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It’s As Easy as 1, 2, 3: Apply! Save! Budget! / By: Trenati Baker


For seniors, as tax season comes to an end, FASFA and IDOC are completed and updated, and financial aid award letters come out, college may seem like a confusing financial quagmire. This is especially true for students with large gaps in their financial aid packets, leaving them with unmet need that is the difference between attending and not attending the institution of their dreams. However, these three simple steps of applying for scholarships, saving, and budgeting can help students manage their funds.


When trying to close or reduce unmet need gaps, it is important that students apply for jobs/internships and scholarships. The money gained from these sources can be used to supplement college fees and are wonderful resume builders. To find 2016 summer employment and internship opportunities, students should go to the One Summer Chicago website ( and click the “Apply Now” button to be redirected to an application with over 25,000 opportunities exclusively for Chicago youth. Chicago Public Schools (CPS) hosts a plethora of scholarship resources and applications, with some scholarships that are for and awarded to CPS students only, at their Choose Your Future and Academic Works website ( &


When you have been awarded scholarships or receive paychecks from your summer employment, saving is a great way to help reduce unmet financial need. Please be advised that some scholarships go directly to the collegiate institution; however, other scholarship foundations may deliver the award directly to the scholarship recipient in the form of a check. If this applies to your situation, it is imperative that you open a free student savings account at an FDIC accredited bank, where the scholarship money can be insured and gain interest (see for a list of free bank accounts for students). Set a savings goal and review other financial literacy modules on the Plan2Achieve website (http:// and you could win a scholarship (see scholarship details on the P2A website).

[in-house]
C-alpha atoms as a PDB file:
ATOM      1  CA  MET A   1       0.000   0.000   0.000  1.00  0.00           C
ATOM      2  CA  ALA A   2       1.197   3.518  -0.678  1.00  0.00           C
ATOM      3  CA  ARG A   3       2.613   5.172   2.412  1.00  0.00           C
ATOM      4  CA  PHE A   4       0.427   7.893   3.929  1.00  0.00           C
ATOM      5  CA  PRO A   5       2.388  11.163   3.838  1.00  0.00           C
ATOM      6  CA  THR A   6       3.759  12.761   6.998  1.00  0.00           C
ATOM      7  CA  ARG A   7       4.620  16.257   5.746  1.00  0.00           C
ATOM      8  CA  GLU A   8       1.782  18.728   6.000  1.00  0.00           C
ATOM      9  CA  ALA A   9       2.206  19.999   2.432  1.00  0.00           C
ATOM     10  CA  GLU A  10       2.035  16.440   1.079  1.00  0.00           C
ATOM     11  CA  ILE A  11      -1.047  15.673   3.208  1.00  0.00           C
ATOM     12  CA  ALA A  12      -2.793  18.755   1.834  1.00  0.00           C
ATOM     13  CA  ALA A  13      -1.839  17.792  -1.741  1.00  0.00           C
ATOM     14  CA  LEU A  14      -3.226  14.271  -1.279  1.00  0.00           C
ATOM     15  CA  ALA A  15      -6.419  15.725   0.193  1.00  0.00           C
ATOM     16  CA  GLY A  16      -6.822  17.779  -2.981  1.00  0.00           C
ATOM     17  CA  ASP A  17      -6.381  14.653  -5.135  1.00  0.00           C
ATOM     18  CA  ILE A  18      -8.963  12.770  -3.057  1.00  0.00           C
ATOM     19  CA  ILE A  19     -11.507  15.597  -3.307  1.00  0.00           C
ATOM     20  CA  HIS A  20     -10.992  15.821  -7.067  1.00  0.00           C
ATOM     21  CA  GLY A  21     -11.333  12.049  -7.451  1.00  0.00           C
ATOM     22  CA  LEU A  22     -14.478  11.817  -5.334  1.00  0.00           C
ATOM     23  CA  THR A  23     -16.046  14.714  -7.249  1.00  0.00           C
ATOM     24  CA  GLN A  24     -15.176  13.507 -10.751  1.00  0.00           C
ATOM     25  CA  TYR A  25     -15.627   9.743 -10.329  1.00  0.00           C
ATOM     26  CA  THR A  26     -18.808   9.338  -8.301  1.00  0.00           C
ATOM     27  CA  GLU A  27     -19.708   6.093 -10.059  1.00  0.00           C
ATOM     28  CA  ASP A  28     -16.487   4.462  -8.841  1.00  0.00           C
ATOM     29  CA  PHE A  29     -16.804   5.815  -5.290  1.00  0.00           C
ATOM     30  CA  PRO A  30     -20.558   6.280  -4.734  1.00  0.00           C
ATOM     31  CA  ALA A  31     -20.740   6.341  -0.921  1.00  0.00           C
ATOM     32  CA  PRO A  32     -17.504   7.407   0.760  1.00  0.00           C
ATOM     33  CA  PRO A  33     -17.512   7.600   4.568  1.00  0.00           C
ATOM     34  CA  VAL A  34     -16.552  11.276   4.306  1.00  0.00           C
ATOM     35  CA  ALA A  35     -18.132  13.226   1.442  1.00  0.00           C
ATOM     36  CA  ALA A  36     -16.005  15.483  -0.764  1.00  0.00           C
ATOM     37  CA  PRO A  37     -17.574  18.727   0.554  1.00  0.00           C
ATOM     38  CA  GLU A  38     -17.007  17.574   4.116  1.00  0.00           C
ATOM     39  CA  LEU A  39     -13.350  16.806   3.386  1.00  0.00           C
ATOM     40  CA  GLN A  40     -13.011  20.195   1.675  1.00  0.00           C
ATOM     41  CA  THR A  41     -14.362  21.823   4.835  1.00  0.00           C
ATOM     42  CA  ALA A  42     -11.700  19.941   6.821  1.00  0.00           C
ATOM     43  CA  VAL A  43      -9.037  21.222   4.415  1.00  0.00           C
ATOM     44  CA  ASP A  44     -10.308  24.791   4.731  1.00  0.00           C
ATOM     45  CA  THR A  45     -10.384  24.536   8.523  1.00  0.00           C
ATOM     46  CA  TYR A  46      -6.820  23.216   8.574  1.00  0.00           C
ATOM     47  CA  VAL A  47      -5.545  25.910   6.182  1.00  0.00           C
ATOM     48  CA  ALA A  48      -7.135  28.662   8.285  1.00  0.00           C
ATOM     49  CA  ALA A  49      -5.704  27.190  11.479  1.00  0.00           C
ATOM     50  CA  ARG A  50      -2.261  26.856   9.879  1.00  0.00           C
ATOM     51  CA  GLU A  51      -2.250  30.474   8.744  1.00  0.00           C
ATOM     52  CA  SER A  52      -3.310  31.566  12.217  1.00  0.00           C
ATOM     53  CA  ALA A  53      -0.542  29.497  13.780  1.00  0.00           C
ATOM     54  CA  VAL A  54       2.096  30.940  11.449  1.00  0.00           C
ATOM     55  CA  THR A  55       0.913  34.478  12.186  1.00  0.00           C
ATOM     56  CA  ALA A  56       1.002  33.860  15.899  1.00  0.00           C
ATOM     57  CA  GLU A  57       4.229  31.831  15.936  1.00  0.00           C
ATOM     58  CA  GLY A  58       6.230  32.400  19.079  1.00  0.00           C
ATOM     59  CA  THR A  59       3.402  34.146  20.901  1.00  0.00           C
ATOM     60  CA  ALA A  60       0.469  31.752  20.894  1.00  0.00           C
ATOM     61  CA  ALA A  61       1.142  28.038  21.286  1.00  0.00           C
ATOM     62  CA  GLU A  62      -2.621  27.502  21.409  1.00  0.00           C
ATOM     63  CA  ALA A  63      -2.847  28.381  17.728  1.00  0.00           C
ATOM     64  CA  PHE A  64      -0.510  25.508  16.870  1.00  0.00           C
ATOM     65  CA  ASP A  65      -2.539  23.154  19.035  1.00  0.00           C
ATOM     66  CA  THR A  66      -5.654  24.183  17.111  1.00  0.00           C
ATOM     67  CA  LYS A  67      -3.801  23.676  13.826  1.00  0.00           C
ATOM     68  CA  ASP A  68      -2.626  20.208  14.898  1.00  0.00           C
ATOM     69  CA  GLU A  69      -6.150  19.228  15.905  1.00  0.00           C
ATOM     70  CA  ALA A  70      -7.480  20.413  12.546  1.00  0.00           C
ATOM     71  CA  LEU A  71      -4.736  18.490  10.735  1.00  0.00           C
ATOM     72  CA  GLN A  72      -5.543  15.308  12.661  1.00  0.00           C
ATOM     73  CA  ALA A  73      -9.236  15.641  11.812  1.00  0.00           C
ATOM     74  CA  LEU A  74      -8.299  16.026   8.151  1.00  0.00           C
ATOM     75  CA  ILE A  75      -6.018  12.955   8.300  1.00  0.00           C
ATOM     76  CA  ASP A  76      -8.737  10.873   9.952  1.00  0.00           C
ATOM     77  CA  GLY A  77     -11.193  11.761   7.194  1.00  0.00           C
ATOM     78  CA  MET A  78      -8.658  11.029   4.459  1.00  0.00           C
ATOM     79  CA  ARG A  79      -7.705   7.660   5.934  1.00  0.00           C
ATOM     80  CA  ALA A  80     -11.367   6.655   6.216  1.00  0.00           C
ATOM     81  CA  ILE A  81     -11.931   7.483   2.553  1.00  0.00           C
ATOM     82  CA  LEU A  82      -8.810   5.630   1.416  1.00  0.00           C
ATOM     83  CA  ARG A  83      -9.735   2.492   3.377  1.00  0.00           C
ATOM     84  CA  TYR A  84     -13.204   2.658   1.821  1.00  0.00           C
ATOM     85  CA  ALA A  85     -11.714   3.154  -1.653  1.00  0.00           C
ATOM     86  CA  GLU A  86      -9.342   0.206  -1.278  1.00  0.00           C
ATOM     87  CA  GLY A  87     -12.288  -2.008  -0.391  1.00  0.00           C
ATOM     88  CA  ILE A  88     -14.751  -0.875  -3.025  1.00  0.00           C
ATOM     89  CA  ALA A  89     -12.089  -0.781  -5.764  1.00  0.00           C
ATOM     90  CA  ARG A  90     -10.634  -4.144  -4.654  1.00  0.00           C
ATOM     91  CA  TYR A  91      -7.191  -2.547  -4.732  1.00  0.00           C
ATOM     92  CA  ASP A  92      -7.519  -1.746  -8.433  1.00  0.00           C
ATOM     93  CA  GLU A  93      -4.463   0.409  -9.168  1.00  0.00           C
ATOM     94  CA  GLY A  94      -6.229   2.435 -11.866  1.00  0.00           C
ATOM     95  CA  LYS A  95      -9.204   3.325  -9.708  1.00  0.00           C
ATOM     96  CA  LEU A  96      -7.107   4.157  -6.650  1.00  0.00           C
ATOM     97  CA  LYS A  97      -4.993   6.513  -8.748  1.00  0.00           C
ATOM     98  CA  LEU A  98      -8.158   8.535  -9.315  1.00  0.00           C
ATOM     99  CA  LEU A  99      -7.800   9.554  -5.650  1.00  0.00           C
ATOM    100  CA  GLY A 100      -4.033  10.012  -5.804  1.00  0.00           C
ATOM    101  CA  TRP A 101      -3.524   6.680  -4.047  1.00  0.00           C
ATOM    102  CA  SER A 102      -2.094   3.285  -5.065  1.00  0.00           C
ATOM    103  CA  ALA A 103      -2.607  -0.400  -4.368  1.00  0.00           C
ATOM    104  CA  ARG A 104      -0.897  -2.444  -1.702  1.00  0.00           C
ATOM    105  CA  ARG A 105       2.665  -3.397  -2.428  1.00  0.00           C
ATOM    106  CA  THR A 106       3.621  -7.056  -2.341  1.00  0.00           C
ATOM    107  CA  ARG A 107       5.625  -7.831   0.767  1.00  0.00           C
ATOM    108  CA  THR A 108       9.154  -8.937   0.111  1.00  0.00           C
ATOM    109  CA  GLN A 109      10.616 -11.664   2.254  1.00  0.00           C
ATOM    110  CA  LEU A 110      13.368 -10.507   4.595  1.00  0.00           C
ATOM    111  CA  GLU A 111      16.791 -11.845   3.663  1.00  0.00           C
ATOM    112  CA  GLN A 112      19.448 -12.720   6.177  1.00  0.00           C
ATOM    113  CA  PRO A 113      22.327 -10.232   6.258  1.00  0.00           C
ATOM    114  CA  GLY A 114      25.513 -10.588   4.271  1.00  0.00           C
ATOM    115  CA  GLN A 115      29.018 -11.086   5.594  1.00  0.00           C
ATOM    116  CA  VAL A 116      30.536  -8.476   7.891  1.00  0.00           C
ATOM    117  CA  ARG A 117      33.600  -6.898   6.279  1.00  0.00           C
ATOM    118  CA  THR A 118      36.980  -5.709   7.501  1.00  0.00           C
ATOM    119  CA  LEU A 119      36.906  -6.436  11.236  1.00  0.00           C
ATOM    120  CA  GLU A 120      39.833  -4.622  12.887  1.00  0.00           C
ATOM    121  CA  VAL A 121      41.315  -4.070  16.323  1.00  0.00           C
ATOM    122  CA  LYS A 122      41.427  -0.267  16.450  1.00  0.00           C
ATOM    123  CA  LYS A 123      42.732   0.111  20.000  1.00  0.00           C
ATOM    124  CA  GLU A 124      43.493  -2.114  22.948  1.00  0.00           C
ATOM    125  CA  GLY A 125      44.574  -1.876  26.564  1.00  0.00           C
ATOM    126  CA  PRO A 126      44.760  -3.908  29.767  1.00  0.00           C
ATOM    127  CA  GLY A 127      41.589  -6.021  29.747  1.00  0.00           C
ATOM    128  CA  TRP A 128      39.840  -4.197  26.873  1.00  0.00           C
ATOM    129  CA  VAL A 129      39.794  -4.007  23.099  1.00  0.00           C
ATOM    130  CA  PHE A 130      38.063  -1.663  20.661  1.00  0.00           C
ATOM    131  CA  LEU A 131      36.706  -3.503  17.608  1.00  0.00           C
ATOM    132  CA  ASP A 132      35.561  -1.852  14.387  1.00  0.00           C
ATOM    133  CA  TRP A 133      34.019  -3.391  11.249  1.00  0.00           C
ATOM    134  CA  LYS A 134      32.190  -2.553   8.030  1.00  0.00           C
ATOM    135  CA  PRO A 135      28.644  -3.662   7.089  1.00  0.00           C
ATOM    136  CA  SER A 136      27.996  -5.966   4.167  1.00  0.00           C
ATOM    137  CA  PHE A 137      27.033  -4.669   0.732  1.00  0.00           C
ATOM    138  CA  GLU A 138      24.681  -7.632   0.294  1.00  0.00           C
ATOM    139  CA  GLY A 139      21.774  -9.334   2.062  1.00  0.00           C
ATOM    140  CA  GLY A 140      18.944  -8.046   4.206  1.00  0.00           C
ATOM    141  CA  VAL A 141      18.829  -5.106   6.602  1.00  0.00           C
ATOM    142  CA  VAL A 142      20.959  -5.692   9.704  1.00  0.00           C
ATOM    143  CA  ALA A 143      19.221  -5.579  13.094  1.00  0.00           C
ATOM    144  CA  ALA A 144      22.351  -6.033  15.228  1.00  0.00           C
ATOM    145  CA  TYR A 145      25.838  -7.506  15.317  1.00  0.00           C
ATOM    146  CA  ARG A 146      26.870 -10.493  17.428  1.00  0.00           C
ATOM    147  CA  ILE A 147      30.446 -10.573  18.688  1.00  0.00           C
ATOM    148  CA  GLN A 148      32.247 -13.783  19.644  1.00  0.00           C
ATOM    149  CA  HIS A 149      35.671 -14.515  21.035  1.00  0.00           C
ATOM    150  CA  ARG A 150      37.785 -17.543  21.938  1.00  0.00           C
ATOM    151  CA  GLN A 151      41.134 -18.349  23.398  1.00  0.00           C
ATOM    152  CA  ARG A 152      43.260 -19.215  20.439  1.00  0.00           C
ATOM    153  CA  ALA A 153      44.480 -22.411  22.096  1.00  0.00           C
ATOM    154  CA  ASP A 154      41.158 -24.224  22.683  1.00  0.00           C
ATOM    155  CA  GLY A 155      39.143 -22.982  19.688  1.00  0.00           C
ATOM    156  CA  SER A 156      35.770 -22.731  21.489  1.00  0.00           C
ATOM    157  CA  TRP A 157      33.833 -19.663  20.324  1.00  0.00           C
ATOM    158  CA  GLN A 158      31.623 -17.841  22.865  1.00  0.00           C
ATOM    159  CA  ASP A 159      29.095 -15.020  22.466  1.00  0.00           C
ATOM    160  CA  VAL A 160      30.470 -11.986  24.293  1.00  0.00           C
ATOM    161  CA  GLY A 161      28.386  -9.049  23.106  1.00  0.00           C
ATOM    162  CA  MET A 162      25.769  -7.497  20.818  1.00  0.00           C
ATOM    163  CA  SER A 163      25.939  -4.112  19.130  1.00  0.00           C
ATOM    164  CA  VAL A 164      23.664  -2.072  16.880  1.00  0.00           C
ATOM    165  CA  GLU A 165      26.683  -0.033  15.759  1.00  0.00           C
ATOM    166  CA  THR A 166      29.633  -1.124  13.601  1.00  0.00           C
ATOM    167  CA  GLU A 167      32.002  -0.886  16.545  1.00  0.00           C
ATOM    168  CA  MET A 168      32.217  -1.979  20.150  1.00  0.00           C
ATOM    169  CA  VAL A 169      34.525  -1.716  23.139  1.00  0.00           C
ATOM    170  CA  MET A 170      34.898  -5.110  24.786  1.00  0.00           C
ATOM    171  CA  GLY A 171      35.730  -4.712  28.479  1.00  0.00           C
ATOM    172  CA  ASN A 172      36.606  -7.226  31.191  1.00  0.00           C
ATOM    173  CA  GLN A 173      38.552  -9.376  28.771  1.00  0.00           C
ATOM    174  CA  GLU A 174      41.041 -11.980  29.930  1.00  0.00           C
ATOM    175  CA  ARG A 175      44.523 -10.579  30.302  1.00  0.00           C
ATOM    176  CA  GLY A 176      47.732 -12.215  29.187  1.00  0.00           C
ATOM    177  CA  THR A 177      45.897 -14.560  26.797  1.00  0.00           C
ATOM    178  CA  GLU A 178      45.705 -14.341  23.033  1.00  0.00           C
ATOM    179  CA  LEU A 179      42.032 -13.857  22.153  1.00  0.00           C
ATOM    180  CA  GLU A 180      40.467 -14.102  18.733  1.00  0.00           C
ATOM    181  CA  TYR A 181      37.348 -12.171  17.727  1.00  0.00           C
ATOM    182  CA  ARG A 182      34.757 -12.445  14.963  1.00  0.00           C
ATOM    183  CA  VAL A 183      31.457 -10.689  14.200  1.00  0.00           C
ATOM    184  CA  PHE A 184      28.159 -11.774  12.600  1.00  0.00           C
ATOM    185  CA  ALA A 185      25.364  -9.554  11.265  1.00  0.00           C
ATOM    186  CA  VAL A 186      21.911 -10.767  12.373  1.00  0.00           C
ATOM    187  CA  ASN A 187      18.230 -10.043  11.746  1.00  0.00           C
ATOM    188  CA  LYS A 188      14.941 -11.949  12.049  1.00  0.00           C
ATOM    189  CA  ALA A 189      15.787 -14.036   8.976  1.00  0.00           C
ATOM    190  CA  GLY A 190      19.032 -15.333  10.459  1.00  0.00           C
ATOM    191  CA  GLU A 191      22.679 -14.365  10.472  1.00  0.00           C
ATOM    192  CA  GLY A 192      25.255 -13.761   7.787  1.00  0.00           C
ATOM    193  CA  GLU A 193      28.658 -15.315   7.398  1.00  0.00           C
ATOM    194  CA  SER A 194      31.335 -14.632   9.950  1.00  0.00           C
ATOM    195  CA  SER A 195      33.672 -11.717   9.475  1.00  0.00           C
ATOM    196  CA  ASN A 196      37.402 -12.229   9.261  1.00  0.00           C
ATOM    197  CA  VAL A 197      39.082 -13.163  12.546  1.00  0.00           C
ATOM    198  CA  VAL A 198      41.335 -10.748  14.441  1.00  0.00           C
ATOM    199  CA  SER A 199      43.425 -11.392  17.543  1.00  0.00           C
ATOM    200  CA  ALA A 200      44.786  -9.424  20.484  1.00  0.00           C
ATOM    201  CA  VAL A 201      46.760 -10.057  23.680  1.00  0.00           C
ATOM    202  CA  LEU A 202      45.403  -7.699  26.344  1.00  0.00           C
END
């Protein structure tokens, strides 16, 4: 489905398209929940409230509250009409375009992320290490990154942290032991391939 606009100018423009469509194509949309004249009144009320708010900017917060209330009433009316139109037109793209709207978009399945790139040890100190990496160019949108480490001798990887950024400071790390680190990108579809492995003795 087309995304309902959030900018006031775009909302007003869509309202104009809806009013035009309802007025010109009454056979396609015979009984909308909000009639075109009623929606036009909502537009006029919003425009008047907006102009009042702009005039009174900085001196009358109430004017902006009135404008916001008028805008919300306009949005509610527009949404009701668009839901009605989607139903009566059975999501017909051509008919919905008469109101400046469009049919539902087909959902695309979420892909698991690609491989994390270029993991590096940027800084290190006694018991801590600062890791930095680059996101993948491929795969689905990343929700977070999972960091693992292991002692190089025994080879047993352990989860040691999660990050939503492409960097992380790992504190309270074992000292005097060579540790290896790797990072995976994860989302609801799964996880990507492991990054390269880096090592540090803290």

This one goes almost without an explanation. When we analyze our spending habits and create realistic and wise budgets, we tend to spend and save better. High school seniors and college students alike can use the (FREE!) College Budget Builder (CBB) app to “get a handle on [their] money management plan for college” (http://www.collegebudgetbuilder. org/#/login). Students can use their financial aid award letters to plug figures into the CBB which will, in turn, help them conceptualize the actual cost of college. The College Budget Builder does a wonderful job of revealing the hidden costs of college to students, and it is an absolute must for any first year college students.


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